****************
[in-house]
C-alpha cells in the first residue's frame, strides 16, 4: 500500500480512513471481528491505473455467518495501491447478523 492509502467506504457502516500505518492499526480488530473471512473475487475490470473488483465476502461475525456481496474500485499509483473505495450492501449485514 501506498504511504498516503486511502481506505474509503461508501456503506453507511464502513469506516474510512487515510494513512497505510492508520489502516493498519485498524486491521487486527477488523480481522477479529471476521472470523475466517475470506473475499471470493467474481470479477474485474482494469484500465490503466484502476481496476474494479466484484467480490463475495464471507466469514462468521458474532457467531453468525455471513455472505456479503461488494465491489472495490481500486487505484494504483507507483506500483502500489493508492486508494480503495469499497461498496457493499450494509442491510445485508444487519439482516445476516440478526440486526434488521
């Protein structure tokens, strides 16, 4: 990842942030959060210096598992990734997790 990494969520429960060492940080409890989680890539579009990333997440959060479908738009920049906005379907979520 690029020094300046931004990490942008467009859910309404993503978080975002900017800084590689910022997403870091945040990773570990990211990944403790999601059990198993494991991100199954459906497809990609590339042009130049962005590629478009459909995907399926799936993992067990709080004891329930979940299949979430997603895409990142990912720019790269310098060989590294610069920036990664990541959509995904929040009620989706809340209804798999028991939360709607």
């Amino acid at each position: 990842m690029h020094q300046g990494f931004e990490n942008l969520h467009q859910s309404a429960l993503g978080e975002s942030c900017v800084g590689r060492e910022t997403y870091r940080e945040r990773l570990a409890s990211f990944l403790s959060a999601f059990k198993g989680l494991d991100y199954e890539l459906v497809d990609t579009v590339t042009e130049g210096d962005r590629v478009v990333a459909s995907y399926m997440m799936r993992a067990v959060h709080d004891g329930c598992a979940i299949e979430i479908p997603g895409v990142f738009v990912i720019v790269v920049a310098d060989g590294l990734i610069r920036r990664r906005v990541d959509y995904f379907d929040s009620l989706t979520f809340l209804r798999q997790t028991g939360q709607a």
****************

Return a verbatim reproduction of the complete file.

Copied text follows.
[in-house]
C-alpha cells in the first residue's frame, strides 16, 4: 500500500480512513471481528491505473455467518495501491447478523 492509502467506504457502516500505518492499526480488530473471512473475487475490470473488483465476502461475525456481496474500485499509483473505495450492501449485514 501506498504511504498516503486511502481506505474509503461508501456503506453507511464502513469506516474510512487515510494513512497505510492508520489502516493498519485498524486491521487486527477488523480481522477479529471476521472470523475466517475470506473475499471470493467474481470479477474485474482494469484500465490503466484502476481496476474494479466484484467480490463475495464471507466469514462468521458474532457467531453468525455471513455472505456479503461488494465491489472495490481500486487505484494504483507507483506500483502500489493508492486508494480503495469499497461498496457493499450494509442491510445485508444487519439482516445476516440478526440486526434488521
């Protein structure tokens, strides 16, 4: 990842942030959060210096598992990734997790 990494969520429960060492940080409890989680890539579009990333997440959060479908738009920049906005379907979520 690029020094300046931004990490942008467009859910309404993503978080975002900017800084590689910022997403870091945040990773570990990211990944403790999601059990198993494991991100199954459906497809990609590339042009130049962005590629478009459909995907399926799936993992067990709080004891329930979940299949979430997603895409990142990912720019790269310098060989590294610069920036990664990541959509995904929040009620989706809340209804798999028991939360709607």
């Amino acid at each position: 990842m690029h020094q300046g990494f931004e990490n942008l969520h467009q859910s309404a429960l993503g978080e975002s942030c900017v800084g590689r060492e910022t997403y870091r940080e945040r990773l570990a409890s990211f990944l403790s959060a999601f059990k198993g989680l494991d991100y199954e890539l459906v497809d990609t579009v590339t042009e130049g210096d962005r590629v478009v990333a459909s995907y399926m997440m799936r993992a067990v959060h709080d004891g329930c598992a979940i299949e979430i479908p997603g895409v990142f738009v990912i720019v790269v920049a310098d060989g590294l990734i610069r920036r990664r906005v990541d959509y995904f379907d929040s009620l989706t979520f809340l209804r798999q997790t028991g939360q709607a």